Finding life in photojournalism

“I unloaded my feelings about the ‘Sunday Times.’ I told them that I thought my working life was finished. They were going exclusively for a Leisure and Lifestyles magazine. All I was doing now was standing around in a safari jacket while the safari itself never took place.” Don McCullin in Unreasonable Behaviour”

After reading Otto Pohl’s timely piece “The Death of Photojournalism?”, I couldn’t help but think about McCullin’s description of his career. He had been working for a newspaper’s Sunday magazine in London for about 20 years, covering all of the critical war zones in the world. McCullin’s work is still considered some of the most important photojournalism ever made. But his newspaper had shifted it’s emphasis when it was bought by Rupert Murdoch. Photojournalism was dead.

That was 1983, fifteen years ago.

It could also be said photojournalism died on December 29, 1972 when the weekly LIFE magazine printed its last edition. The great icon of picture journalism had lost ground to the new kid on the block – television.

I also remember reading about Elliot Erwitt’s decision to shift his emphasis away from photojournalism in the 1950s. His fellow Magnum photographers were shocked at such crass commercialism, but Erwitt knew that the magazines wanted him to shoot nice portraits of restaurant chefs. He knew this wasn’t interesting photography. He also knew that the restaurant itself would pay much, much more for the same photo shot for advertising. The big paycheck would give him the resources to shoot photos he cared about on his own time.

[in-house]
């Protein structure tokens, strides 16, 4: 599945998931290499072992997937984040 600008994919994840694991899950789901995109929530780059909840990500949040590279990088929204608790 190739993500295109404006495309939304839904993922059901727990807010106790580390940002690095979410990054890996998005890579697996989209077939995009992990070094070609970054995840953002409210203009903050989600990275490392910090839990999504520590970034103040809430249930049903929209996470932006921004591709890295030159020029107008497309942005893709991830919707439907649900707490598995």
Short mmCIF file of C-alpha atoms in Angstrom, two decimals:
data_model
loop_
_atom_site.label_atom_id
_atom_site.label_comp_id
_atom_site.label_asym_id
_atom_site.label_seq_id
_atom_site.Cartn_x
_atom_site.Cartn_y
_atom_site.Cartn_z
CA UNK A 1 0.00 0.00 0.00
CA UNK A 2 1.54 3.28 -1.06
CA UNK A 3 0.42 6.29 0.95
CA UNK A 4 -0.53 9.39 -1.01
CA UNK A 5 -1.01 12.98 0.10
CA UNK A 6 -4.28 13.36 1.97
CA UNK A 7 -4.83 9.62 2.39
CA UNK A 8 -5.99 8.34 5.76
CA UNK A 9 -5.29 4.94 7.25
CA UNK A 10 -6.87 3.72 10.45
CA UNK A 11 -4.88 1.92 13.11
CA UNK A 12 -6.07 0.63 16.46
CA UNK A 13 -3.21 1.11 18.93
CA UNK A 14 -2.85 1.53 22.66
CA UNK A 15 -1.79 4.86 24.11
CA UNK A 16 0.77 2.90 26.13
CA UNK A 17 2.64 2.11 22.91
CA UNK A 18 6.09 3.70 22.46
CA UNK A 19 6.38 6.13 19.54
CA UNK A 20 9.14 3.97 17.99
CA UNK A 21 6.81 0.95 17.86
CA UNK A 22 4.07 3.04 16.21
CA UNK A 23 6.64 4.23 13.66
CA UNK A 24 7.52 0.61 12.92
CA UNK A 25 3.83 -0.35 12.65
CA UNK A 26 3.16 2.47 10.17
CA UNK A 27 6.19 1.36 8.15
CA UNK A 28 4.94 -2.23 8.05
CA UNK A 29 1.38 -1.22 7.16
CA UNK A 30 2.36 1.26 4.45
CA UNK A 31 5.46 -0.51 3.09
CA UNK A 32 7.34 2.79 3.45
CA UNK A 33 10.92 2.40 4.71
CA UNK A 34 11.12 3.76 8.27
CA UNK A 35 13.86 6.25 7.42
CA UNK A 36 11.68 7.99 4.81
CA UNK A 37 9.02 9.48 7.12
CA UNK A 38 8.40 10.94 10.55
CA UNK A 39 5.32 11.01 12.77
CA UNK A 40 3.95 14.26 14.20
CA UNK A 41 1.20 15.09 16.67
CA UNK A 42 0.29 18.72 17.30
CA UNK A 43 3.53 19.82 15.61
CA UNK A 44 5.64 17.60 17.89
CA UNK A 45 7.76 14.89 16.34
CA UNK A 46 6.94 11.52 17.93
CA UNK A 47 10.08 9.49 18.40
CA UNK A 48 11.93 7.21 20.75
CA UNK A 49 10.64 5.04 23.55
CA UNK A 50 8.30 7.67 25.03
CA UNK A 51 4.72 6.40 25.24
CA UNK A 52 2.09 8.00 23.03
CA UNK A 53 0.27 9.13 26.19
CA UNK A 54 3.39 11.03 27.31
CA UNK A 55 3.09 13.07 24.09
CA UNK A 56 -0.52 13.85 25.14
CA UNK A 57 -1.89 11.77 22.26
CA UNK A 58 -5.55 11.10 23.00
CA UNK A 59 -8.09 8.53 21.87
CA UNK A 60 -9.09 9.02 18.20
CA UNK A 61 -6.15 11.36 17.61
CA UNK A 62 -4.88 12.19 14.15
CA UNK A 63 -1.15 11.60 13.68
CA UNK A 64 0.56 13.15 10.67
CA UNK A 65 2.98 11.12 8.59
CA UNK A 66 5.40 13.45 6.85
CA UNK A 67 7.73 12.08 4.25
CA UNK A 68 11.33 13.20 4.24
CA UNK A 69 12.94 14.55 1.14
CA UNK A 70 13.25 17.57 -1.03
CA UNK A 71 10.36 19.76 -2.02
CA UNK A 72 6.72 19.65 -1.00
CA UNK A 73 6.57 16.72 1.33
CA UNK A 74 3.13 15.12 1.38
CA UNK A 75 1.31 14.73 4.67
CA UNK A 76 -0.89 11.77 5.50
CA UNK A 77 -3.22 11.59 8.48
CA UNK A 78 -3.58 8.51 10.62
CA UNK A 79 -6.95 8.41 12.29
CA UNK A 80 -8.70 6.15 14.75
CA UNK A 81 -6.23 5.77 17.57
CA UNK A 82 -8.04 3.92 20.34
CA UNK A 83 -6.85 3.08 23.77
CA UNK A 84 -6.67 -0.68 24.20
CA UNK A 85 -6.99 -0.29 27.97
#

Each generation of photojournalists has to face the conflicting demands of making a living and making good photos. It is frustrating, painful and depressing to realize that the pictures we consider to be important aren’t valuable in the marketplace. The photographers I admire seem to always find a way to survive this quandary. They find the way to make cash on the “easy” assignments. Then those resources can be used to fund their personal work which is always the work that is the most interesting but harder to publish.

This mind set applies even to staff photographers. Each week, I have plenty of mindless, no-brainer assignments that do nothing to further the goals of photojournalism. For whatever reason, the editors want these photos to fill in formatted sections that appeal to specific reader demographics. The photos aren’t interesting or enlightening but are instead information and functional.

Because there are only so many hours in the day, each “empty” assignment takes away from time that could be spent on something more journalistic. Knowing this can sap your enthusiasm for this profession. It can be the poison that kills a career.

I face this peculiar kind of depression but have been able to temper it by shifting my perspective. In my mind, I collect my paycheck for each and every one of the painfully boring house photos, mug shots or pointless product shots I make each week. That money along with the resources of cameras and film gives me the chance to pursue my own ideas in the time I steal in between assignments.

This Jeckel and Hyde approach can be stressful but it is the only method I’ve found to be able to continue my work in photojournalism going into mid-career. The only other options I can think of are to find an editor who wants to run “pictures Tom thinks are cool” or to give up altogether. I can dream about the former but can’t face the possibility of the latter.

Tom Burton

published originally on April 5, 1998 on digitalstoryteller.com

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